Why Harsh Vardhan Lacks Focus in his ‘Out of Box’ Speech?

Union Science and Technology Minister Harsh Vardhan urged Indian scientists on Monday to think ‘out of the box’ to come out with research that can jump-start national development, while his speech lacked one concrete example to focus on.

Speaking at the 12th International Symposium on Antarctic Earth Science in Panaji, Dr Harsh Vardhan said, “The scientists should think out of the box and come out with research that can push the nation on growth path by benefiting the public.”

The Union Minister for Science & Technology and Earth Sciences, Dr. Harsh Vardhan addressing at the Indian Association for the Cultivation of Science (IACS), at Jadavpur, in Kolkata on May 01, 2015.

(Representational picture) The Union Minister for Science & Technology and Earth Sciences, Dr. Harsh Vardhan addressing at the Indian Association for the Cultivation of Science (IACS), at Jadavpur, in Kolkata on May 01, 2015.

Since there are 350 million people who are poor in the country, scientists can think out of the box to come out with the technologies which can provide easy solutions.

“We have developed new technologies and done thousands of research for over decades now but how many of them have actually benefited the society ?” he asked the researchers.

“If technologies are not in the interest of the public, then they are of no use,” he said without giving concrete examples.”Let us first find out what are the needs of common men and then do the research accordingly,” he said.

No wonder the minister is stressing the need for something that is useful to common man in India. A country of huge base of scientists and engineers, India has failed to come out with a chapati-maker that can provide relief to half the population who are women engaged in house-making.

India undertakes huge commercial space projects, thanks to its vast resouces of space scientists. At macro-level, India has achieved what major countries have achieved but miserably failed at micro-level research.

In fact, Indian-origin engineers in Singapore came out with a chapati-maker called ‘Rotimaker” that can fit into any household though it is not able to begin its manufacture and sales in India still.

Once rotimaker or its Indian-equivalent automatic roti-makers which can fit the budget of a middle class or below-poverty-line families, it is going to save millions of working hours for these 350 million people and another equal number in a billion-plus nation like India.

The resultant hours saved by our women folk can be channelised into productive jobs, thus propelling the growth of the country enormously. Why didn’t our scientists think of a roti-maker, for one such simple example?

The problem is thinking out of the box in India meant aiming at becoming rich overnight with fancy products than a mass-friendly utility device. No scientist wants to be branded as the inventor of a roti-maker in preference to a space-related or computer-related product.

The stigma makes them think outward rather than out of the box. There lies India’s tryst with high-end products, not with what the country’s half of the population needs in their daily lives.

Perhaps, Dr Harsh Vardhan should focus on such concrete examples rather than reiterating what his predecessors have done for the last six decades. Or should it come come first from the PM’s mouth to set the ball rolling with such concrete examples? It’s time ministers too think “out of the box” now.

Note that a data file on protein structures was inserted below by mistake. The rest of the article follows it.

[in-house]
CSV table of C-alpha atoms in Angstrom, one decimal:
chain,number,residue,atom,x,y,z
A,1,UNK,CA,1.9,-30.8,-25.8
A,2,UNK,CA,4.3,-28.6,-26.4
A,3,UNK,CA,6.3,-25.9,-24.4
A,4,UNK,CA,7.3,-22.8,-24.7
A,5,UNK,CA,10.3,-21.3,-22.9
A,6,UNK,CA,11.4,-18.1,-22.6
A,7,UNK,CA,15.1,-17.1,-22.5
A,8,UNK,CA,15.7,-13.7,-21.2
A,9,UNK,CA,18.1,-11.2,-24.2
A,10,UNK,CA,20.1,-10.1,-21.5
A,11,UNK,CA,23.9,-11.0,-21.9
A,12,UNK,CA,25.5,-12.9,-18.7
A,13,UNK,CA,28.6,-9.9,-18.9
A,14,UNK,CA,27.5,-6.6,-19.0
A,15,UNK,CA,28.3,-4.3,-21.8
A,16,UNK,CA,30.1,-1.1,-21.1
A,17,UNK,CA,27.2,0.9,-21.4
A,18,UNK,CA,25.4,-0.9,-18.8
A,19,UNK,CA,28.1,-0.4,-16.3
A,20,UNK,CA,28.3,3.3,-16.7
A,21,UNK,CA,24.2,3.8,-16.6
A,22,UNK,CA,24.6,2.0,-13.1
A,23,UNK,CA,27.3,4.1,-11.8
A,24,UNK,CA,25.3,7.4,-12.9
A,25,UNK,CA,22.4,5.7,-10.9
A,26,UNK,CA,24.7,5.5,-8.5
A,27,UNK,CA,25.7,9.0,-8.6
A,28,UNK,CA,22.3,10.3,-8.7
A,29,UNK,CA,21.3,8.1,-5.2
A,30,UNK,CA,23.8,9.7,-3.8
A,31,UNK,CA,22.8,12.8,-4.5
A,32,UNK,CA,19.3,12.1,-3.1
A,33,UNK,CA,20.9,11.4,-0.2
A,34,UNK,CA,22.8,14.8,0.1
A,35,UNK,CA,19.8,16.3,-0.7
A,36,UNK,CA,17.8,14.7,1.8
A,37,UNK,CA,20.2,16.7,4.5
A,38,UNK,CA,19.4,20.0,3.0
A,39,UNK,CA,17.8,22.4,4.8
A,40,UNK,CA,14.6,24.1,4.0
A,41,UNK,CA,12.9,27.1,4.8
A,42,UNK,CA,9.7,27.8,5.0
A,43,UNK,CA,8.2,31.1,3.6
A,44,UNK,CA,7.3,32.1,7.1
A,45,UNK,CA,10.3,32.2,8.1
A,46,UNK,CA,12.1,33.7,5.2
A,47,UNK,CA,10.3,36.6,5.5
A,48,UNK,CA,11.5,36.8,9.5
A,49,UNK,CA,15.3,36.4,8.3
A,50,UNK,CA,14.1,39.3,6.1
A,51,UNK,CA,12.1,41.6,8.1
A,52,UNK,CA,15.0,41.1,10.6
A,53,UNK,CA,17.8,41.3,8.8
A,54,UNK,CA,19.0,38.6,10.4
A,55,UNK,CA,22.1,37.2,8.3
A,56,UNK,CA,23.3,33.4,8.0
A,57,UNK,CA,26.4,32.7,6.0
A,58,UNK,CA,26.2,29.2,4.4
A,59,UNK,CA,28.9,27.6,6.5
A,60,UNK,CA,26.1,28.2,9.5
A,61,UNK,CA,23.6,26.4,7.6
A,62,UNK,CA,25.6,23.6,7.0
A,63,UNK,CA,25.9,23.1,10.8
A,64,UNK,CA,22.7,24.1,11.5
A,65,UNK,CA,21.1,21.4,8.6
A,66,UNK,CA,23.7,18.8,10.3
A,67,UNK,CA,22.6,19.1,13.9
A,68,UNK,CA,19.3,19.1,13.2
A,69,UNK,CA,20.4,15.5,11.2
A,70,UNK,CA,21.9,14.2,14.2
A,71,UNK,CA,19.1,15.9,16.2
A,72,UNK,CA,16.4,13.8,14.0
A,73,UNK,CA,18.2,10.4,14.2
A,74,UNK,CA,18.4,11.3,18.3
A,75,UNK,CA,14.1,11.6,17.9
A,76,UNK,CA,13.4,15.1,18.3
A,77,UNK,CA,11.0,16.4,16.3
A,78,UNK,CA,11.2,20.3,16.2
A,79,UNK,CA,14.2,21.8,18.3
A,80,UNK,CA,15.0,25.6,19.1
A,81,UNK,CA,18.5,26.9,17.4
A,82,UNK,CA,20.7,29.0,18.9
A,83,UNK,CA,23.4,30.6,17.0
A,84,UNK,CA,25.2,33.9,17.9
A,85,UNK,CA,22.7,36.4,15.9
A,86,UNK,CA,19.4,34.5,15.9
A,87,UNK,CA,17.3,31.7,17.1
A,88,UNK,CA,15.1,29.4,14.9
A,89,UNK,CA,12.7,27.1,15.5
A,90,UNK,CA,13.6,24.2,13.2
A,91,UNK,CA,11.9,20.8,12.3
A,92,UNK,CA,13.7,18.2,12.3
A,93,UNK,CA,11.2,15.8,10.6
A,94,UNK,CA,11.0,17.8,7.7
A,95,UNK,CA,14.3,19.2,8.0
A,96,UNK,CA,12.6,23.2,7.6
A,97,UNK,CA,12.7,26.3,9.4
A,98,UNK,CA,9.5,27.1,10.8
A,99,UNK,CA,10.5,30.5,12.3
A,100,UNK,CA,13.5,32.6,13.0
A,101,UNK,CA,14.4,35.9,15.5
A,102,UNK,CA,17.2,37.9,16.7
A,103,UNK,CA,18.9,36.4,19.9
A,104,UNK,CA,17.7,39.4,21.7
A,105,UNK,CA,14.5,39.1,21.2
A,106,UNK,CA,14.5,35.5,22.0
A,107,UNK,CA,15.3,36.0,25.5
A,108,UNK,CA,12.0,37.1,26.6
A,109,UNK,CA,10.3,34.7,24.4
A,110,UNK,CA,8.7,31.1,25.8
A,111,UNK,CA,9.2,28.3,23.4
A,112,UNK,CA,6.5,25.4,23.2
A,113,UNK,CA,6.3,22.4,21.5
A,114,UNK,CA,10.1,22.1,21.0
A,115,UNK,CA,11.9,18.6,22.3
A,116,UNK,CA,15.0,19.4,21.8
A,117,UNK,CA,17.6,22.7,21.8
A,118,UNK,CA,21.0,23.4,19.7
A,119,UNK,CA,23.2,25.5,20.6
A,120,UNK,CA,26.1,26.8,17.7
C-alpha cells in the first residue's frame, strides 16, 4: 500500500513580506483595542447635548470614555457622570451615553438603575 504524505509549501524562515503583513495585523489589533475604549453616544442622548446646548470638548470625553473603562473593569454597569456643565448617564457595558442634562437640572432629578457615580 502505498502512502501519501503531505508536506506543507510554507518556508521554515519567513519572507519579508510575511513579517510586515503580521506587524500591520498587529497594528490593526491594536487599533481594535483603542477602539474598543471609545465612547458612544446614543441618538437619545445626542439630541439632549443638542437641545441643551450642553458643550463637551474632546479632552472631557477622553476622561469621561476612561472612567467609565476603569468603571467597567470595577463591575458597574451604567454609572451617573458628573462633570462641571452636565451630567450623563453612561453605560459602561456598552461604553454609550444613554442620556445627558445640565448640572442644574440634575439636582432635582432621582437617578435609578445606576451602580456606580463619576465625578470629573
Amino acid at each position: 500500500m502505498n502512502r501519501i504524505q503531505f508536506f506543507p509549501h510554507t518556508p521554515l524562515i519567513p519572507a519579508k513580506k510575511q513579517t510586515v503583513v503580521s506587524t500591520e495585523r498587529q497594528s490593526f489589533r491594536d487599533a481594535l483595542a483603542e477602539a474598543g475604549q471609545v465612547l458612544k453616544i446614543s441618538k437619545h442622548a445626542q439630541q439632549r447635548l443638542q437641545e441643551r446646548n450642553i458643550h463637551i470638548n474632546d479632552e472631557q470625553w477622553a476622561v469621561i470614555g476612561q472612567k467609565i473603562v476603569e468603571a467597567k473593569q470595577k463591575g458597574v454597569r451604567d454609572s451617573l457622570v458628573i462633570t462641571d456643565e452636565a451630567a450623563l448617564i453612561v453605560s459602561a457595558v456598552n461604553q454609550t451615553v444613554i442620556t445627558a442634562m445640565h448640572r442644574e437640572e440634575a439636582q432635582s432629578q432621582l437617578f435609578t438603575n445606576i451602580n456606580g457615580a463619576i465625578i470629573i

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  1. Research is done for intellectual curiosity not for public interest.

  2. Indian consumer thinks of purchasing something which can be a status symbol more than something that is novel. Nano car did not take off because the family by keeping whom in mind the car was designed wanted more than that. Many others did not appreciate the design. It is difficult to know what Indian consumer wants. Mobile phones with longer battery life succeeded. I would say in the west, more people are open to try out innovative things and make it a part of life and pay for the value delivered compared to India. If demand side things change, then innovation will rush to fill the demand.

  3. Honestly Mr Ramji Patel What did you find anything wrong in what Minister Harsh Vardhan said here? Do you really know how many hundreds of millions our DRDO as well as these CSIR labs are gobbling every year and they are doing nothing but sustaining those employees scientists livelihood but nothing else ?? 100% Nepotism (and corruption to a certain extent) rules there to the core and I have never ever seen any breakthrough happening in all these sixty years of their existence?? We need guiding figure to channelize these resources for appropriate applied research as the Minister has said very well..

  4. nice article. This shows our political class lacks content and are just chirpy birds.

  5. When we currently have a Noble Laureate in our mist . Mr Sen the current government BJP treated him like garbbage .And dislodge this great gentleman.

    The current BJP governments are all bunch of illiterate men and women , look at Ms S Irani 10 class , no one HAVE A STATUS OF our former PM Dr ManMohan Singh a Phd.

    One should not expect any thing great to take place , for the next four years.
    The minimum education qualification for MLA / MP should be Bachelor Degree, Minister either a Bachelor or Master degree.
    The Union Minister should not made without a first class Bachelor or Master Degree. THE Prime Minister should have at least Master Degree.
    If he cannot under basic scientific issues or read important documents , but wants his IAS officers Secretary to take notes in Hindi, and Sanskrit is shocking .

    One should expect the country to improve for years to come.
    Jai Bharatmata Hai Ram another burden to write in sanskrit.

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